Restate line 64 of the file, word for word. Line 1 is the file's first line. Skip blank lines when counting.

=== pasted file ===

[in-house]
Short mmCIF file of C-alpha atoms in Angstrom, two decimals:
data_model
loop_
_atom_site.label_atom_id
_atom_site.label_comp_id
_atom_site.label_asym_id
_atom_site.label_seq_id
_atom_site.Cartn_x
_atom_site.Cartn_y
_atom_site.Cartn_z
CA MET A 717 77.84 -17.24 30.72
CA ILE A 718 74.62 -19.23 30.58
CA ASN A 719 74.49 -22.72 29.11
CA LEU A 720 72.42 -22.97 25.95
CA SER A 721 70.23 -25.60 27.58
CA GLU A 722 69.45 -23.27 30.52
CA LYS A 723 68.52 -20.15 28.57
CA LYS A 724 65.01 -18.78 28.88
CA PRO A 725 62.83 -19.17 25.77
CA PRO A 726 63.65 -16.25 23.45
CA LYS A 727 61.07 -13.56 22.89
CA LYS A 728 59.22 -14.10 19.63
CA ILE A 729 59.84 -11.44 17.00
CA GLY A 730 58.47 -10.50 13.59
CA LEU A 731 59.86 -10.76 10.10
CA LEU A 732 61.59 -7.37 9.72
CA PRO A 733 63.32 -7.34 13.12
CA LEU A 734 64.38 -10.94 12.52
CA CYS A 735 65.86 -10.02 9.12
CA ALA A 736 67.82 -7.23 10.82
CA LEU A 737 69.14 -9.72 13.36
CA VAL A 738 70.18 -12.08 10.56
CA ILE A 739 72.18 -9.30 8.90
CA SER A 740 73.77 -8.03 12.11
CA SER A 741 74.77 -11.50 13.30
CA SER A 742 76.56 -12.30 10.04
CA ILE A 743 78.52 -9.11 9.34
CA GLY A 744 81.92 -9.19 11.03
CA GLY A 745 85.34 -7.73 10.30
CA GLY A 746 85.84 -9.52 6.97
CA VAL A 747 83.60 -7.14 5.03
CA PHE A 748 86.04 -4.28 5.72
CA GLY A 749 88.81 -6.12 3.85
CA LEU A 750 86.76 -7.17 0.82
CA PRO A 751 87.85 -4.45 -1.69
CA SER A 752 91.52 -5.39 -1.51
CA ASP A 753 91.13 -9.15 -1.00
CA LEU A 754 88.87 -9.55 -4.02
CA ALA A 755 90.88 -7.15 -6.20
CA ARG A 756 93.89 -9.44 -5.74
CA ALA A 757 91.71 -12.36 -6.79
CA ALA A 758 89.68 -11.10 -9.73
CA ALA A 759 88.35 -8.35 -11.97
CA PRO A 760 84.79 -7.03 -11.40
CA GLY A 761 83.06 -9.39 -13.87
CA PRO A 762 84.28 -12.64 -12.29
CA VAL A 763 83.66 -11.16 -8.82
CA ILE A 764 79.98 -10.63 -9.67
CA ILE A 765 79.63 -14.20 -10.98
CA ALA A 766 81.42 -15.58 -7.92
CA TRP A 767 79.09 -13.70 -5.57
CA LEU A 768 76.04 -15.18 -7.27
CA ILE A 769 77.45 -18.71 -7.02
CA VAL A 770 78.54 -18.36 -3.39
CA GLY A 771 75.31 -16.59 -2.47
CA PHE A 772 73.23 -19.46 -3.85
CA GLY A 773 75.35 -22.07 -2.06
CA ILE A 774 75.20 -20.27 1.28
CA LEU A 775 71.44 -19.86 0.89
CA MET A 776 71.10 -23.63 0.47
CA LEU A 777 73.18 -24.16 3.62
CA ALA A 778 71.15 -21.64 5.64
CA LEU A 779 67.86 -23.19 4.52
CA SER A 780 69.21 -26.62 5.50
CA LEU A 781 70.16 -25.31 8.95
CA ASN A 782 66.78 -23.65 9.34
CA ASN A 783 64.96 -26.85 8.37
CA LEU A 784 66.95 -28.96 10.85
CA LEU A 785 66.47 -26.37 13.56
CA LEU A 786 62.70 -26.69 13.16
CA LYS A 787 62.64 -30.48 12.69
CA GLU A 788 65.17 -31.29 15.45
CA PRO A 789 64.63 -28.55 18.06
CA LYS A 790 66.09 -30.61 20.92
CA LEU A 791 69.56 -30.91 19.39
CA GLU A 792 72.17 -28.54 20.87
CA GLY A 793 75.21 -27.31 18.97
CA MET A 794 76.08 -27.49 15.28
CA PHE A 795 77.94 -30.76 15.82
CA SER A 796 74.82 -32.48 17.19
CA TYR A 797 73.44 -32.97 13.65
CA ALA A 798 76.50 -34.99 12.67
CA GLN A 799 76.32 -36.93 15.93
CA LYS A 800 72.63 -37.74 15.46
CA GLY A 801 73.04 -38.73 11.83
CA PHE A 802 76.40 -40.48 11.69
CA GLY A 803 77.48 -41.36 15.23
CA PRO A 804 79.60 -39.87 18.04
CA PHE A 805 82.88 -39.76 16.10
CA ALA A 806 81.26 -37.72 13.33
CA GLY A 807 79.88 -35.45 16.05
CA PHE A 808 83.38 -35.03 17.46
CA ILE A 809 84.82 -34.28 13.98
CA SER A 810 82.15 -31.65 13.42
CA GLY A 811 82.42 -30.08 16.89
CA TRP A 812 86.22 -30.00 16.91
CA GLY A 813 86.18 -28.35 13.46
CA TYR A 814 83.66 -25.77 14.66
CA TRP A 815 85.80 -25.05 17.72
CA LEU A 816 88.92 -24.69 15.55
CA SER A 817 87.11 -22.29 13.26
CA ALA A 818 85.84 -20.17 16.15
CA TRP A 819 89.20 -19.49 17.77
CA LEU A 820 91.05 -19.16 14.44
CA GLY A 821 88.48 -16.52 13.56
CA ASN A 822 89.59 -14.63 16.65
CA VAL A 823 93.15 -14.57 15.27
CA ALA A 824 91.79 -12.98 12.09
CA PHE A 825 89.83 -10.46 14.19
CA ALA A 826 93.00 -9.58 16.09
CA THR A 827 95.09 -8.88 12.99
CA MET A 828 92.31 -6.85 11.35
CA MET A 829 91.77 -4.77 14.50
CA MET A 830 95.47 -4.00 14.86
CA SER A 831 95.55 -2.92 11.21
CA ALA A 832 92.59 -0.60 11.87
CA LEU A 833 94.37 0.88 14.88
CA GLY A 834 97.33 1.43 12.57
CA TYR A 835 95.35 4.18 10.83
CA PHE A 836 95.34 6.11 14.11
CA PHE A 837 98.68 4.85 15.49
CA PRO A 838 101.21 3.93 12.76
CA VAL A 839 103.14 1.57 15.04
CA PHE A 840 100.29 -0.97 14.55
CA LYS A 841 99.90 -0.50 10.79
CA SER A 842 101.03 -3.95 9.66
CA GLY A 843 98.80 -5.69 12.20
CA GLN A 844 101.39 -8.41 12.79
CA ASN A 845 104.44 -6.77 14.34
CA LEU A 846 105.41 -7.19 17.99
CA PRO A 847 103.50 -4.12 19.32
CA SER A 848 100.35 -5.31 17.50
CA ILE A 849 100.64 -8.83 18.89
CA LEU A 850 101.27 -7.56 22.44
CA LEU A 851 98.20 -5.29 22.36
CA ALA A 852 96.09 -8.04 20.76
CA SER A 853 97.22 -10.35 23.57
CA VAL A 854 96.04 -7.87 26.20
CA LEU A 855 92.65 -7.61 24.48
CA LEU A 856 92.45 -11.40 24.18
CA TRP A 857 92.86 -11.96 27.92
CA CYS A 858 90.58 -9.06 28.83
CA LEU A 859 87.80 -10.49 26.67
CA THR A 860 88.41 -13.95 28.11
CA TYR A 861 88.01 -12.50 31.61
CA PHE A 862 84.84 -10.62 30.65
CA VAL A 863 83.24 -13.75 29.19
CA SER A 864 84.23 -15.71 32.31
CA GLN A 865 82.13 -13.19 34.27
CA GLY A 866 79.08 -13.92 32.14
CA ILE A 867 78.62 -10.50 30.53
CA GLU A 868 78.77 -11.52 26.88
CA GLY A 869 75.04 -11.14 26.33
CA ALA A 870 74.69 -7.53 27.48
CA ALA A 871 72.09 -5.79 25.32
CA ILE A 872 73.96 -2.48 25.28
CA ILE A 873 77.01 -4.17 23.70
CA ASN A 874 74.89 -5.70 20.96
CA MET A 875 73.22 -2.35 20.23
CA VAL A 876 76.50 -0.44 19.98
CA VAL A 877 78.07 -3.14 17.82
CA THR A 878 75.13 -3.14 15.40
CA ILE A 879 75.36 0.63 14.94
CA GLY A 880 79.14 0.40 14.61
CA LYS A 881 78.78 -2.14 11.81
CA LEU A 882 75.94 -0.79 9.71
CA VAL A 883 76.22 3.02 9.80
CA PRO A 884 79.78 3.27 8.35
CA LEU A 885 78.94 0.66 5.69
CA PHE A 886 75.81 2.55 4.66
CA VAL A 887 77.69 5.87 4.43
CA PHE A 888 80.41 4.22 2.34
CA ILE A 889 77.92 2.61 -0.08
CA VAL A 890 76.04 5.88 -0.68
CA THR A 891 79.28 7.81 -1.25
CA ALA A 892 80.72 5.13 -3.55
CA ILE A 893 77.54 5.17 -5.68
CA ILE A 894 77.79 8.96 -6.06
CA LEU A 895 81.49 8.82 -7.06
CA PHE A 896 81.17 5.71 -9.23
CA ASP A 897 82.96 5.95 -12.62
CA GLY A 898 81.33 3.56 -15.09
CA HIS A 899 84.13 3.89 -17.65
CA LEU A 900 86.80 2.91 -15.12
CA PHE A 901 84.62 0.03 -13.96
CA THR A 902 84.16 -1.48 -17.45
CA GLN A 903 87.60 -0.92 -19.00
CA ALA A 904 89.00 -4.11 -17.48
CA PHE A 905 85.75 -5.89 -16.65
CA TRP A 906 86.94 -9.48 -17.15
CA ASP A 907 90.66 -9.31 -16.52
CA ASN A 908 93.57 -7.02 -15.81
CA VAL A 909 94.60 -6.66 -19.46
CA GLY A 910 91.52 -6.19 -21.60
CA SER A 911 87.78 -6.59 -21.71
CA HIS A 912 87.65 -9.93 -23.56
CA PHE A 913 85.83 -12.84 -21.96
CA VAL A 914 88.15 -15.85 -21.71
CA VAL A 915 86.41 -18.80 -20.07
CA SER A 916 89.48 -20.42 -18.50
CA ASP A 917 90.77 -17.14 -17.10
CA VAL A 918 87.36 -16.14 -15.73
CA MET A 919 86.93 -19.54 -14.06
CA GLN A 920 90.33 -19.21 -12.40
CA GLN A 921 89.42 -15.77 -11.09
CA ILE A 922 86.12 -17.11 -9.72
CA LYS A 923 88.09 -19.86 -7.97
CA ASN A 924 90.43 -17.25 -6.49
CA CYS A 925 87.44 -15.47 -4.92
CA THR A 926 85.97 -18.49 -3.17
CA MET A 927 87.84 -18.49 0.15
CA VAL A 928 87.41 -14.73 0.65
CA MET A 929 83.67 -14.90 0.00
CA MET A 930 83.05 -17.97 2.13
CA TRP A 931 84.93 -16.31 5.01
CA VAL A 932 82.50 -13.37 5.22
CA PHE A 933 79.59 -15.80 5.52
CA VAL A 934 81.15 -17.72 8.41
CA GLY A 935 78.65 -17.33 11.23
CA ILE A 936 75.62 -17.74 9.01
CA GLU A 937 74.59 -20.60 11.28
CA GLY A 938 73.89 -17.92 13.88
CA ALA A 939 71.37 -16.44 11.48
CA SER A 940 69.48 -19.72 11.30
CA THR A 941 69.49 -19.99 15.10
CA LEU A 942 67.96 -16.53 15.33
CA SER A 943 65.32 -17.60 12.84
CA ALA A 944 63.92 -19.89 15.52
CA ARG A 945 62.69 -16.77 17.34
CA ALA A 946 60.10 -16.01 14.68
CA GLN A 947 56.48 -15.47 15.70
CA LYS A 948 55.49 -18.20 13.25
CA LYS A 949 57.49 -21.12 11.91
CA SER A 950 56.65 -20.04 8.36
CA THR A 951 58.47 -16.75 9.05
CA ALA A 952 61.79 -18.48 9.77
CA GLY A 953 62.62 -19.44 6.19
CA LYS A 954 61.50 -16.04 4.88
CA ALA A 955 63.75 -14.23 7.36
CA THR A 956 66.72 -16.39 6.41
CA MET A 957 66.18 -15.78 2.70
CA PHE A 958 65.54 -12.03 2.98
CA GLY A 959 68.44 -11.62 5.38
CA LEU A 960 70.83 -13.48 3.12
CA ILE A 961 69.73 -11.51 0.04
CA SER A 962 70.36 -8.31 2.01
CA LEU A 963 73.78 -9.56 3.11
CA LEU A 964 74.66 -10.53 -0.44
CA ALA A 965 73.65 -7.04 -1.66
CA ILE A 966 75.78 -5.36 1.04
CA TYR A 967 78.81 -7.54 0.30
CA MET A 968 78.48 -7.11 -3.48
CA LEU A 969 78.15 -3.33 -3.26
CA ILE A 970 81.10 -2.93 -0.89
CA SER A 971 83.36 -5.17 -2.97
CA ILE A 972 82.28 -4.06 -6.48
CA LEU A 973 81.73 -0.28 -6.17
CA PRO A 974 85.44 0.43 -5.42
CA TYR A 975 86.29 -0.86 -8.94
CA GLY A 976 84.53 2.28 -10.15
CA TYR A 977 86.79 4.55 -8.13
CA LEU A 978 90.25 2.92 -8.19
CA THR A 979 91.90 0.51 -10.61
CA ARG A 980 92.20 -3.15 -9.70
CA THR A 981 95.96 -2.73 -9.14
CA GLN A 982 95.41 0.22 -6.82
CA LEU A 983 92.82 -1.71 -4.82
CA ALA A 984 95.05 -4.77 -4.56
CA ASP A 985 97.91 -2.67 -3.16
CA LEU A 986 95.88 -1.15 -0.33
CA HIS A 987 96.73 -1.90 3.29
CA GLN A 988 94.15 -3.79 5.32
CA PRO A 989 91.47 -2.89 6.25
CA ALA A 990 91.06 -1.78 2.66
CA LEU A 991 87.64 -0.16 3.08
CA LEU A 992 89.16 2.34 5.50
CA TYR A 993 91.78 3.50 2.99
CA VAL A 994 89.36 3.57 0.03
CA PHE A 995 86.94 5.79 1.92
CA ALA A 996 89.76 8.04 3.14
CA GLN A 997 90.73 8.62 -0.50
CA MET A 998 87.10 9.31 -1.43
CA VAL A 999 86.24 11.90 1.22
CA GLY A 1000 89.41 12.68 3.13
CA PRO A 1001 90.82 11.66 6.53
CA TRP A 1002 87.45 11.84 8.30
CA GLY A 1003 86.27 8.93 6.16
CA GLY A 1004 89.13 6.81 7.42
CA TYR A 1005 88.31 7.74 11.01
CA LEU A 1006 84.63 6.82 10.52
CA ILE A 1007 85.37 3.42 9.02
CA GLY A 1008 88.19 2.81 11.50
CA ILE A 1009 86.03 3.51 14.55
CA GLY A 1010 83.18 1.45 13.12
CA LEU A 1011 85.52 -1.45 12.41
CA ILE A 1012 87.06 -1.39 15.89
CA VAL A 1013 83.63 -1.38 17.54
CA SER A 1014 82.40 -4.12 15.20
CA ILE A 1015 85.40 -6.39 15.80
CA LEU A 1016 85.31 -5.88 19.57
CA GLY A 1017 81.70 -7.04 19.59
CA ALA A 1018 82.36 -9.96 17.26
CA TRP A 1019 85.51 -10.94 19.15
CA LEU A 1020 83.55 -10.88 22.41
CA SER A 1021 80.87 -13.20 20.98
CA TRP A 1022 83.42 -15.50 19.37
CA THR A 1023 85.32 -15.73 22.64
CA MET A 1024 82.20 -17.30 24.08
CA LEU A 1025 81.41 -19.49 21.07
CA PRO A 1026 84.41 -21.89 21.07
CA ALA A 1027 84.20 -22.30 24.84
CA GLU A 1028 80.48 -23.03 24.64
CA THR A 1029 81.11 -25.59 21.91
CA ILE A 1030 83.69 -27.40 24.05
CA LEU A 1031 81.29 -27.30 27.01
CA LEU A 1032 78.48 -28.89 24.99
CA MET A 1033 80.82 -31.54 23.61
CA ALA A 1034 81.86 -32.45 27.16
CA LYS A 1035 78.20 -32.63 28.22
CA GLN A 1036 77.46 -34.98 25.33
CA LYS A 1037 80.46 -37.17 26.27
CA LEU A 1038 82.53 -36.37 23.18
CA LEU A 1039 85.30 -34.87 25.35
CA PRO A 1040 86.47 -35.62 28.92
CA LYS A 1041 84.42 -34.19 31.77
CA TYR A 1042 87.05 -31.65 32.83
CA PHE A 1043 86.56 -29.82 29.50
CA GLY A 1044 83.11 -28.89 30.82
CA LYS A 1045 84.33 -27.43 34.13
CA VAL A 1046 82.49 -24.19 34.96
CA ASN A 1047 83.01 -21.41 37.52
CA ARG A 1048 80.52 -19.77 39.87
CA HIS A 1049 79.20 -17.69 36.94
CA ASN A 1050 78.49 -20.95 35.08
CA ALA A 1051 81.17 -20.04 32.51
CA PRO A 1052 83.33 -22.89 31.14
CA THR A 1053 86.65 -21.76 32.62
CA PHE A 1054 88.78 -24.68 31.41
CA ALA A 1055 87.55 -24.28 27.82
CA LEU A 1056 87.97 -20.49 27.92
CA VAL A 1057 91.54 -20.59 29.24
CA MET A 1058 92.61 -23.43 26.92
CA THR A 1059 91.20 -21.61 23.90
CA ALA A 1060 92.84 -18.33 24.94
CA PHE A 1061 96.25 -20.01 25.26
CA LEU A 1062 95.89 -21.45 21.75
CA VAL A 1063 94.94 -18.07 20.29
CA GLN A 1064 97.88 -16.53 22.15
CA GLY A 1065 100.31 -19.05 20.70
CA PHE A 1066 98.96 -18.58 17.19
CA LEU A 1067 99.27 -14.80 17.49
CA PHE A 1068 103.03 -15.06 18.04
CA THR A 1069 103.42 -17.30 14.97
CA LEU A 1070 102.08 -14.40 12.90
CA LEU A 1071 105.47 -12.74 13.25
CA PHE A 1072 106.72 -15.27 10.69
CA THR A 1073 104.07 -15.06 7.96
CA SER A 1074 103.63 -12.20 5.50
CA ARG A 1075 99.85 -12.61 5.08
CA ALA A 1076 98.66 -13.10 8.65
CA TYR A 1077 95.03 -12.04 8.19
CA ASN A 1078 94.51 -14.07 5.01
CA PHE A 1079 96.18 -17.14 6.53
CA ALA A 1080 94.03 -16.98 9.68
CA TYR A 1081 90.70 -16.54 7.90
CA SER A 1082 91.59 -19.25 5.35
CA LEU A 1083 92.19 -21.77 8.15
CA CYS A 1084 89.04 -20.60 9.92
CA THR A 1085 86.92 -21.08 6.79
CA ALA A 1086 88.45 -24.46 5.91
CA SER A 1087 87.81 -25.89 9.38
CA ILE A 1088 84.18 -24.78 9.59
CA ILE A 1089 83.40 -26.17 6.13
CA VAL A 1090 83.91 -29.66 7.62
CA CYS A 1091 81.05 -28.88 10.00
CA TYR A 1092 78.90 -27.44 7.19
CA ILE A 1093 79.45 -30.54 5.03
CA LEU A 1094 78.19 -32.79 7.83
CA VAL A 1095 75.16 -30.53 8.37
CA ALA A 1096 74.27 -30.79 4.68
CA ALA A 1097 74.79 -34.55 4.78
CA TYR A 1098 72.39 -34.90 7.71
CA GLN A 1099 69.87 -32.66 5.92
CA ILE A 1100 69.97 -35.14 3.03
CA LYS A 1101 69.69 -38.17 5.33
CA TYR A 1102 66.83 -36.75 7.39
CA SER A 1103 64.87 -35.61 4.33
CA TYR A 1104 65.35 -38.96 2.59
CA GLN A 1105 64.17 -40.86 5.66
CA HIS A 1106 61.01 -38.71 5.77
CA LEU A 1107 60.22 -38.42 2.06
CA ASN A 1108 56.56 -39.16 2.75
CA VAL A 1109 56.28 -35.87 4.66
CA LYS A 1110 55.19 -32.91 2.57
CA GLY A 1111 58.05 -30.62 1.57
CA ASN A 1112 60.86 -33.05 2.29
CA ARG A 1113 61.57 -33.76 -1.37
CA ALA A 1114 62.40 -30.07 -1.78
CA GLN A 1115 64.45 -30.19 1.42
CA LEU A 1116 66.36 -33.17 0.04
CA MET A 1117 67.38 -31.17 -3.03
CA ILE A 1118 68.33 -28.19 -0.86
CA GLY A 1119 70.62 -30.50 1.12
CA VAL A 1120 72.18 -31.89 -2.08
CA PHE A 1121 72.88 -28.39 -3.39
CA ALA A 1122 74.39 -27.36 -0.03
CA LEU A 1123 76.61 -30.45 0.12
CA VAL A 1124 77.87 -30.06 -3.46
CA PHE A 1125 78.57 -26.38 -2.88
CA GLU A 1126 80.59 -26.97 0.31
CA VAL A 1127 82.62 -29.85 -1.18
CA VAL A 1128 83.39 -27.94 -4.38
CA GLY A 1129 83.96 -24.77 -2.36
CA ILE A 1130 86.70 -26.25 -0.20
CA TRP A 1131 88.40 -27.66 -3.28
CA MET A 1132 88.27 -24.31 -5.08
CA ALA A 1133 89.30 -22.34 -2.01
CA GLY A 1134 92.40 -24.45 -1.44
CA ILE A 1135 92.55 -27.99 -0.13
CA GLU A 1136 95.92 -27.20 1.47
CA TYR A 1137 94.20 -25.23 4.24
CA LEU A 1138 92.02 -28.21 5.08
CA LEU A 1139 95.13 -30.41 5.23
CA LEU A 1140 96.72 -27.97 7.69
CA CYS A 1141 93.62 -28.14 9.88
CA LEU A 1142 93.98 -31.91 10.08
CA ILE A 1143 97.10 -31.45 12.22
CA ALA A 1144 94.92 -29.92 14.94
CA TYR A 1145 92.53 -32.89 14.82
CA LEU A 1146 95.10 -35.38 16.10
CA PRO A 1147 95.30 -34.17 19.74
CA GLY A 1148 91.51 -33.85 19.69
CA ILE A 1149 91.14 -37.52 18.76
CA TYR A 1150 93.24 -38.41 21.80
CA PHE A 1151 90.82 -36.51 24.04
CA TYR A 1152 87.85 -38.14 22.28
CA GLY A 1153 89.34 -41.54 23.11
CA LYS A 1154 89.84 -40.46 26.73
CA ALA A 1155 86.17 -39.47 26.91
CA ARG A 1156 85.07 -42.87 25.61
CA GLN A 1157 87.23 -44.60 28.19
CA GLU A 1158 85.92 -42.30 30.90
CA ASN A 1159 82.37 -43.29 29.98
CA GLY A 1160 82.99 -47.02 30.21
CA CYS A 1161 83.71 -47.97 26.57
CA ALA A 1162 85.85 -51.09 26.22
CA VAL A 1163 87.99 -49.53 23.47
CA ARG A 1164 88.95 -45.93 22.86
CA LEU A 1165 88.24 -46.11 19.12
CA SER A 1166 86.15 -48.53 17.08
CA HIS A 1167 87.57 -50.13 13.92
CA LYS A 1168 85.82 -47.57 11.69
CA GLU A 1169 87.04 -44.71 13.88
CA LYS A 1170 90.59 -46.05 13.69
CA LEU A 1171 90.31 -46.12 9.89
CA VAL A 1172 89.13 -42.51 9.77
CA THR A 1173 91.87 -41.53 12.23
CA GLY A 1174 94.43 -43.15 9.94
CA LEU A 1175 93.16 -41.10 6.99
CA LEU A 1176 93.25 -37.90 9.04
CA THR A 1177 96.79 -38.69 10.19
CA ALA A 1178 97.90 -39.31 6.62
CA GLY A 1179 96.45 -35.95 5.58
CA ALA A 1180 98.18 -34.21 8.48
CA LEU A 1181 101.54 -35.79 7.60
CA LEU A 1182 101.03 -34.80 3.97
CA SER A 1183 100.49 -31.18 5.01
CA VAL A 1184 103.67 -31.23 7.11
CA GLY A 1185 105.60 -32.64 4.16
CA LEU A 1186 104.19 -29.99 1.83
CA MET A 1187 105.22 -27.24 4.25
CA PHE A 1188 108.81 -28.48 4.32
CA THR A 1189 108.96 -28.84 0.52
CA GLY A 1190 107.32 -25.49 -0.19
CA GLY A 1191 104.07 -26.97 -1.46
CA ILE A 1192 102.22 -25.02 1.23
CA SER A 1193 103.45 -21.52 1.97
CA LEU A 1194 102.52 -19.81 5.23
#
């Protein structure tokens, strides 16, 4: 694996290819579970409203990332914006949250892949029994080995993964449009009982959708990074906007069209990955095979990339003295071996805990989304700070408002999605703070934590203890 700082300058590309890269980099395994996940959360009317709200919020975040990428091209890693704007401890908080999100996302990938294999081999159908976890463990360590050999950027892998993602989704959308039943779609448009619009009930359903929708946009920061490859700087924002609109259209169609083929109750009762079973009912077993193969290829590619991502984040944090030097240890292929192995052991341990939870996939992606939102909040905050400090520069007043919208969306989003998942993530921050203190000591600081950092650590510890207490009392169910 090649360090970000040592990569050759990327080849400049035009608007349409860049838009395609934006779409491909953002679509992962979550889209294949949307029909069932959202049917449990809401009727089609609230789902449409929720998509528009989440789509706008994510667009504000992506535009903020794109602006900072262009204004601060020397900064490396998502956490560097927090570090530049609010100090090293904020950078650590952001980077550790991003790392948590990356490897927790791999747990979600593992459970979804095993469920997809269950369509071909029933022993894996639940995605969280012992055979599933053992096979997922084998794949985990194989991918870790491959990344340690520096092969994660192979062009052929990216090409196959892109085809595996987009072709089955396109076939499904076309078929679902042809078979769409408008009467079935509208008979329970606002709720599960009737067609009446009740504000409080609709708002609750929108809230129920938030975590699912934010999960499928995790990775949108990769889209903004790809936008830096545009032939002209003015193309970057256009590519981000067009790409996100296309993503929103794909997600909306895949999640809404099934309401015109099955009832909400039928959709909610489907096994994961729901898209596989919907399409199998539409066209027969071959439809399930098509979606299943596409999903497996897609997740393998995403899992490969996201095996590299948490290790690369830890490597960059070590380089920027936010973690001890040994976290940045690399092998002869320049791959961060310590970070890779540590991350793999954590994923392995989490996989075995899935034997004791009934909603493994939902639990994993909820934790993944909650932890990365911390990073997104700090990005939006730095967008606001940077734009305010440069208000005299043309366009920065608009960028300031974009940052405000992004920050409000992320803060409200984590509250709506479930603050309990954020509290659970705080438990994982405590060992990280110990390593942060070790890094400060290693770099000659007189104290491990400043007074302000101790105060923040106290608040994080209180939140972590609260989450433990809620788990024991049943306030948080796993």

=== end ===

CA ILE A 769 77.45 -18.71 -7.02